Last year, a series of undercover videos exposed appeared to show Planned Parenthood executives negotiating the sale of fetal body parts from some of their abortion clinics.
These videos triggered a Congressional investigation into the relationship between the abortion industry and “fetal procurement organizations” and whether or not there is any “buying and selling” or profit being made, which is against the law.
Last week Rep. Marsha Blackburn sat down with The Daily Signal to give an update on the progress of the House’s Select Investigative Panel on Infant Lives, which runs through the end of the year.
Most pro-lifers focus solely on Planned Parenthood’s role in “selling” aborted fetal body parts, but Rep. Blackburn did a good job of explaining why this is much larger than just Planned Parenthood.
I spoke about this last year with Dr. Stacy Trasancos, who has noted that, “Planned Parenthood could shut down completely tomorrow, but the use of aborted fetuses and fetal body parts will not stop.”
Currently the panel is investigating the “buyers”, seeking bank records from fetal procurement agencies — who then sell them to researchers — in order to determine whether they, too, are making a profit from the sale of aborted fetal body parts.
On one invoice, they found taxes being charged on the sale of “baby brains”. Said Blackburn,
If you’re charging tax, that would lead you to believe that it’s not like our organ donation programs… that this is something that has moved into a profit motive structure, and we’re very concerned about what that does to women and babies.
This “profit motive structure,” notes Blackburn, turns every pregnant woman into a “profit center” not just for abortion clinics, but for fetal procurement agencies, as well.
There is already evidence that some procurement companies work with abortion clinics to review medical files of women scheduled to have an abortion – without their consent – in order to assign body parts orders to babies who match the requested gestational age and sex.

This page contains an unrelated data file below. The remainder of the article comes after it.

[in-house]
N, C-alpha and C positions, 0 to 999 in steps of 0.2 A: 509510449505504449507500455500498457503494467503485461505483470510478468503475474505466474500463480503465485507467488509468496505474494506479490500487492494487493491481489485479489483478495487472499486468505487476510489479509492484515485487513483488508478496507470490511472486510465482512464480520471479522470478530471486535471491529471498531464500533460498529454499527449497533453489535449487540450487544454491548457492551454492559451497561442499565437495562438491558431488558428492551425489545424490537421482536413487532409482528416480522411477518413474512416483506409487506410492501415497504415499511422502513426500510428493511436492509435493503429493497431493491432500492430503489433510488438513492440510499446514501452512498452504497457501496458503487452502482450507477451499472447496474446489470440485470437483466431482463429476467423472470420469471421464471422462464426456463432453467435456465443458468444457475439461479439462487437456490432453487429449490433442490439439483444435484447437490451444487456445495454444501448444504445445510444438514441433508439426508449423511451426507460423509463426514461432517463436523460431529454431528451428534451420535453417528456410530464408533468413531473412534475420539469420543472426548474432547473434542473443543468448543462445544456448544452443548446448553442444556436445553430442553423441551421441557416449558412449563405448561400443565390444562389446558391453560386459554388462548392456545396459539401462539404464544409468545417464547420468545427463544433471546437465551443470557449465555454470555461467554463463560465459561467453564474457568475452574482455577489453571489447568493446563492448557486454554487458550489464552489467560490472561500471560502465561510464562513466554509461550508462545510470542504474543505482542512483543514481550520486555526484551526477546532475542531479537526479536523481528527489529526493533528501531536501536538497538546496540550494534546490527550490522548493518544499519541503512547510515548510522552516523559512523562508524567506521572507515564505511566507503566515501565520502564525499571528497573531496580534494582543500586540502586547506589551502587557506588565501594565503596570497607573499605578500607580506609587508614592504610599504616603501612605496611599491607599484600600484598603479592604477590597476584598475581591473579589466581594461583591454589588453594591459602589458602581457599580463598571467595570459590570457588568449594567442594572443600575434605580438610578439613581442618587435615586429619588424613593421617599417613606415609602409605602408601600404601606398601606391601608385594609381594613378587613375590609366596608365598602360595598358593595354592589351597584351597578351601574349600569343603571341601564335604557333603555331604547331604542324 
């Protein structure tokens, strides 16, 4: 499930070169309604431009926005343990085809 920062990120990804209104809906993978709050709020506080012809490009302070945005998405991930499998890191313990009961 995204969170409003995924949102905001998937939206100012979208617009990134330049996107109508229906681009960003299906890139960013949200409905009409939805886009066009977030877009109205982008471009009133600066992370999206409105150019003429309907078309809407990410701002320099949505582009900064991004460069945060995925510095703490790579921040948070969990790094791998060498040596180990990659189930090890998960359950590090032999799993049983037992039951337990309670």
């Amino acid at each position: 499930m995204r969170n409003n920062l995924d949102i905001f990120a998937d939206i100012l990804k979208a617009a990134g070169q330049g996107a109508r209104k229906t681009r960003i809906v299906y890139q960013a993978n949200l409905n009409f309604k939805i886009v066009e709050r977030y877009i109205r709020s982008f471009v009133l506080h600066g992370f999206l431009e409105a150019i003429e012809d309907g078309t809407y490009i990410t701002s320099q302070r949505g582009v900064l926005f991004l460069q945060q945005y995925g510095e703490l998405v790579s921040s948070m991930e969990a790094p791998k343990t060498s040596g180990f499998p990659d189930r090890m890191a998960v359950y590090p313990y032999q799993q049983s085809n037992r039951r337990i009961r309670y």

But, what happens when the demand outweighs the supply? Something Rebecca and I also discussed in this episode of BioTalk.
In one of the undercover videos, Cate Dyer, CEO of StemExpress, admitted that they were working with “almost like triple digit number clinics (not all PP) and we still need more.”
So, what’s next? They’re already obtaining confidential info on women scheduled for abortion. Will abortion clinics give them info on all pregnant women who come in possibly seeking abortion?
Blackburn did not say what type of action or suggestions we can expect to come from the Select Panel investigation, but I only see one solution: We need to stop using tissue from abortion in research.
For decades the use of fetal material has been a research tactic that is 1) considered ethical and legal, 2) coordinated across continents if necessary, 3) funded by governments and private foundations, 4) demanded by industry, and 5) applauded by the scientific community.
The longer this remains a common, legal practice, the more the scientific community drives the demand for aborted fetal body parts.
We should be treating this much like we treated the embryonic stem cell debate — putting pressure on 1. lawmakers to defund and outlaw this research and 2. scientists to pursue ethical alternatives. If we do not, we risk ending up with a medical system that is inextricably linked to the abortion industry.